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European Court finds that defamation proceedings taken by a politician breached the right to freedom of expression

Lykin v Ukraine [2017] ECHR 17

The European Court of Human Rights (ECtHR) held that comments made about a local politician elected to a post of responsibility within the district Council, in Ukraine, were not defamatory.  Such comments were capable of justification within Article 10 of the European Convention on Human Rights.

In 2007, the defendant, president of a local branch of a Ukrainian political party read out a letter at a meeting attended by over forty other local party members, including the applicant.  The letter contained statements which were highly critical of the applicant, describing him as a ‘gabber and a petty tyrant’, accusing him of destroying the work in the locality during his time in office and misspending funds.  It then demanded his resignation.  He claimed that the allegations lacked any evidentiary basis.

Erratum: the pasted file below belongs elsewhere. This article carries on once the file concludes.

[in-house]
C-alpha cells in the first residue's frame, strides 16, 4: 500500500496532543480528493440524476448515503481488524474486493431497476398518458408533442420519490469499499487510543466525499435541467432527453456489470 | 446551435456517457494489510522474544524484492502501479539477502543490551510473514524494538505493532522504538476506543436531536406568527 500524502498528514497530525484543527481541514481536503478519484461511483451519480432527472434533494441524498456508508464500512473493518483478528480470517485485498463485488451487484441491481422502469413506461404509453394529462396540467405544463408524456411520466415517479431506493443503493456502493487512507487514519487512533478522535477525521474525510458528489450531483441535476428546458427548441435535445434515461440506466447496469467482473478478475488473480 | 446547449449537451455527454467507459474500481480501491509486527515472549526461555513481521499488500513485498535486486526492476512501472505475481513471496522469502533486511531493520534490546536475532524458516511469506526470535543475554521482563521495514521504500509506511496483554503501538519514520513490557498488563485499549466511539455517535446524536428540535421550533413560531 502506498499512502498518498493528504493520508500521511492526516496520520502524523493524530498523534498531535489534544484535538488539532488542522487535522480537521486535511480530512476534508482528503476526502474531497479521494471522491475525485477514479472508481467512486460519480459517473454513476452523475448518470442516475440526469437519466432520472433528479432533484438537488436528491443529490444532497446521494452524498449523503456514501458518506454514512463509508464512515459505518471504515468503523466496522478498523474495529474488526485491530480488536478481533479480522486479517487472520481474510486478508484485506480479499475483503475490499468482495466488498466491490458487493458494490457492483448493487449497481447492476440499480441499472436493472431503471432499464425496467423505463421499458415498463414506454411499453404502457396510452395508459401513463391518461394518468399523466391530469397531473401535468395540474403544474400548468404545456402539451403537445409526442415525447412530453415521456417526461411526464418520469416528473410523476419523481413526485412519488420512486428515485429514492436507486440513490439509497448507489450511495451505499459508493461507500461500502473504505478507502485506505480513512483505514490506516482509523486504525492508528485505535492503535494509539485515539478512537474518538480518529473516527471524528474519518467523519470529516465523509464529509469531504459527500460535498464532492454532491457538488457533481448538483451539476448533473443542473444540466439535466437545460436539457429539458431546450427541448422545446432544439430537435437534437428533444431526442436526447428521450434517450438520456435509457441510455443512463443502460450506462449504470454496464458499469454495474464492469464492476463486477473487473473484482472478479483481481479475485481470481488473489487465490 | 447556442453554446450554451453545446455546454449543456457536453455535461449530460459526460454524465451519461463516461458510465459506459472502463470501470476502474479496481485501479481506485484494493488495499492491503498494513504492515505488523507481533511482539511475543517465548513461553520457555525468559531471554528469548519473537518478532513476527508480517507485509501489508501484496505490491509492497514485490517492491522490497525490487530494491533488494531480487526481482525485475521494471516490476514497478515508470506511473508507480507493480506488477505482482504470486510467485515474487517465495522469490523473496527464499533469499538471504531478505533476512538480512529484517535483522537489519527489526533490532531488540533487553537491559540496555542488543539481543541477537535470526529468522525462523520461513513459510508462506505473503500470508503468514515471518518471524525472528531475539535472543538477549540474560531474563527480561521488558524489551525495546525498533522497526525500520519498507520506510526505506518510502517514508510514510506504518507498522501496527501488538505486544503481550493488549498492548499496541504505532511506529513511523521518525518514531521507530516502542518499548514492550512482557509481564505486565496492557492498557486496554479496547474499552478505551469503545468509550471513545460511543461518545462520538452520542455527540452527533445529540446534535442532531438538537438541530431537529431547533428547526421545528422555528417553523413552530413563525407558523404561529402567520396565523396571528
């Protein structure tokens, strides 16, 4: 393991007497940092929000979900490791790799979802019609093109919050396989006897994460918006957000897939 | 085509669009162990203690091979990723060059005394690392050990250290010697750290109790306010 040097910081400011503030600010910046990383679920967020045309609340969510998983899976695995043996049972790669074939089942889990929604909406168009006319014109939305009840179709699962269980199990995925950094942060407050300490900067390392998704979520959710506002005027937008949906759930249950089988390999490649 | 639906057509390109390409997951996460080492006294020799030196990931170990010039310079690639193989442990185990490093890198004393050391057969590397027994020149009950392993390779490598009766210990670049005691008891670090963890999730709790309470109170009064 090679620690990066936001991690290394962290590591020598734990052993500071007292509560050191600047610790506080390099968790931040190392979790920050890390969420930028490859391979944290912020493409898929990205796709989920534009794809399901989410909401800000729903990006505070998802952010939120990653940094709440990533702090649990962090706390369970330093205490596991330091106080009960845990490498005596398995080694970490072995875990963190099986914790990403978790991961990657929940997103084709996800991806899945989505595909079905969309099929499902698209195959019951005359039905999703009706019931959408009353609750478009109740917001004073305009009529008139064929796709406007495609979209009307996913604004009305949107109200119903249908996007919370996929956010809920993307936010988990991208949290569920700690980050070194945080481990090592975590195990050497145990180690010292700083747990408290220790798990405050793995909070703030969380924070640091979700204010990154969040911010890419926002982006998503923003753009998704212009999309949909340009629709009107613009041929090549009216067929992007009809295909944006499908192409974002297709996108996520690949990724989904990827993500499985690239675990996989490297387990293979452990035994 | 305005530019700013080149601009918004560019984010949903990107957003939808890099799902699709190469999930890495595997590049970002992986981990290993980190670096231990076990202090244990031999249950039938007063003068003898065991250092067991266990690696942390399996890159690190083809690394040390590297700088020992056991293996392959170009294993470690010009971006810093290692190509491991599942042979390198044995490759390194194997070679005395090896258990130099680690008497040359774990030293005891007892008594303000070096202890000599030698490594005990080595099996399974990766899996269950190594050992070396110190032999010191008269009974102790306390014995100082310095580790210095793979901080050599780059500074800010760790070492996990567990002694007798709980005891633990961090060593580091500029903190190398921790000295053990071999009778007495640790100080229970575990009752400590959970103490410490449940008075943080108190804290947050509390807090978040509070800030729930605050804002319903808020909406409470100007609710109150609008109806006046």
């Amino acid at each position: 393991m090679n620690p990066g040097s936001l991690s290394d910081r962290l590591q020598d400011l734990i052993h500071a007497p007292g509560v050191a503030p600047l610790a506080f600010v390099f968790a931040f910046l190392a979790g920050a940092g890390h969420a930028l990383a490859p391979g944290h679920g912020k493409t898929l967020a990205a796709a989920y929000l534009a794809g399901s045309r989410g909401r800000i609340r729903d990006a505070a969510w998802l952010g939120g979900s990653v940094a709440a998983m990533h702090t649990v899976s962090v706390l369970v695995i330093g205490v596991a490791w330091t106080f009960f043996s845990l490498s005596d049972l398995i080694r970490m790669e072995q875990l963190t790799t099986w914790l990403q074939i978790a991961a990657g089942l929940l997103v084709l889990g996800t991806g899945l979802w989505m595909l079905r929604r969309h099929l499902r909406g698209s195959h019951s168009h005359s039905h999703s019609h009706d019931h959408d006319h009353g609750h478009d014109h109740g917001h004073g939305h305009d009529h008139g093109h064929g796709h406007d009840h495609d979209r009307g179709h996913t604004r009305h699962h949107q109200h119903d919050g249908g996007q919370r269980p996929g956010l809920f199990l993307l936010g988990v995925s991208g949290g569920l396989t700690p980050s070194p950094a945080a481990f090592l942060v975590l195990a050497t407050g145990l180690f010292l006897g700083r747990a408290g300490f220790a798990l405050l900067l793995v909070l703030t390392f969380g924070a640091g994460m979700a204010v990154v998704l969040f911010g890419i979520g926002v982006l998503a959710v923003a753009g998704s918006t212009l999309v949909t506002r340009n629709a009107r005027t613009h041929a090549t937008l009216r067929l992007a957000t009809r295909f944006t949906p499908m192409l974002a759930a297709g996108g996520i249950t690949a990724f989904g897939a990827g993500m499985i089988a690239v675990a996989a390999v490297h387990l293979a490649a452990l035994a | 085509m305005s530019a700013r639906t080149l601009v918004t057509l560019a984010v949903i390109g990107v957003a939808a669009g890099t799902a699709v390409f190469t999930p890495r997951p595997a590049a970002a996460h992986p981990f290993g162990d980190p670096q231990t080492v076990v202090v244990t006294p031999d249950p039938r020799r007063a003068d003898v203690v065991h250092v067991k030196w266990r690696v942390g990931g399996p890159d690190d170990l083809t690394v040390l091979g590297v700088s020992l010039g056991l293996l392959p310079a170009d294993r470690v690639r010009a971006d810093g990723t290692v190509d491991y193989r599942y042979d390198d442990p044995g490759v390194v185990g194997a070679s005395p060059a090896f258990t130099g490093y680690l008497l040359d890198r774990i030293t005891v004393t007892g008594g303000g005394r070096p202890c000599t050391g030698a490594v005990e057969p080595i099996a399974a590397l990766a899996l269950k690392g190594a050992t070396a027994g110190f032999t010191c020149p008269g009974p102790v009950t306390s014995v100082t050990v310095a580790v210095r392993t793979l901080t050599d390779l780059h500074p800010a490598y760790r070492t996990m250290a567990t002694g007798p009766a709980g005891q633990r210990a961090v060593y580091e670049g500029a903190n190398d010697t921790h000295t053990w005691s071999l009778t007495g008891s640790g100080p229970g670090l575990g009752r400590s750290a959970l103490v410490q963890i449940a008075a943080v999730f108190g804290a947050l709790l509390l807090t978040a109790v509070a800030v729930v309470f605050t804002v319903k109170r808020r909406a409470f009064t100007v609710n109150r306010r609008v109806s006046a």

The Ukrainian courts upheld the defamation claim and the defendant applied to the ECtHR, claiming the judgment violated his rights under Article 10.  The Court emphasised that while a politician is entitled to protection of their reputation, the requirements of that protection should be weighed against the interests of open discussion of political issues.  Given that the statements concerned the official performance of an elected representative and having regard to the public status of the speaker and forum, the defendant’s comments were regarded as political speech.  The letter did not meet the high threshold necessary under Article 10 to restrict speech.

Read Inforrm article here.

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Dafamation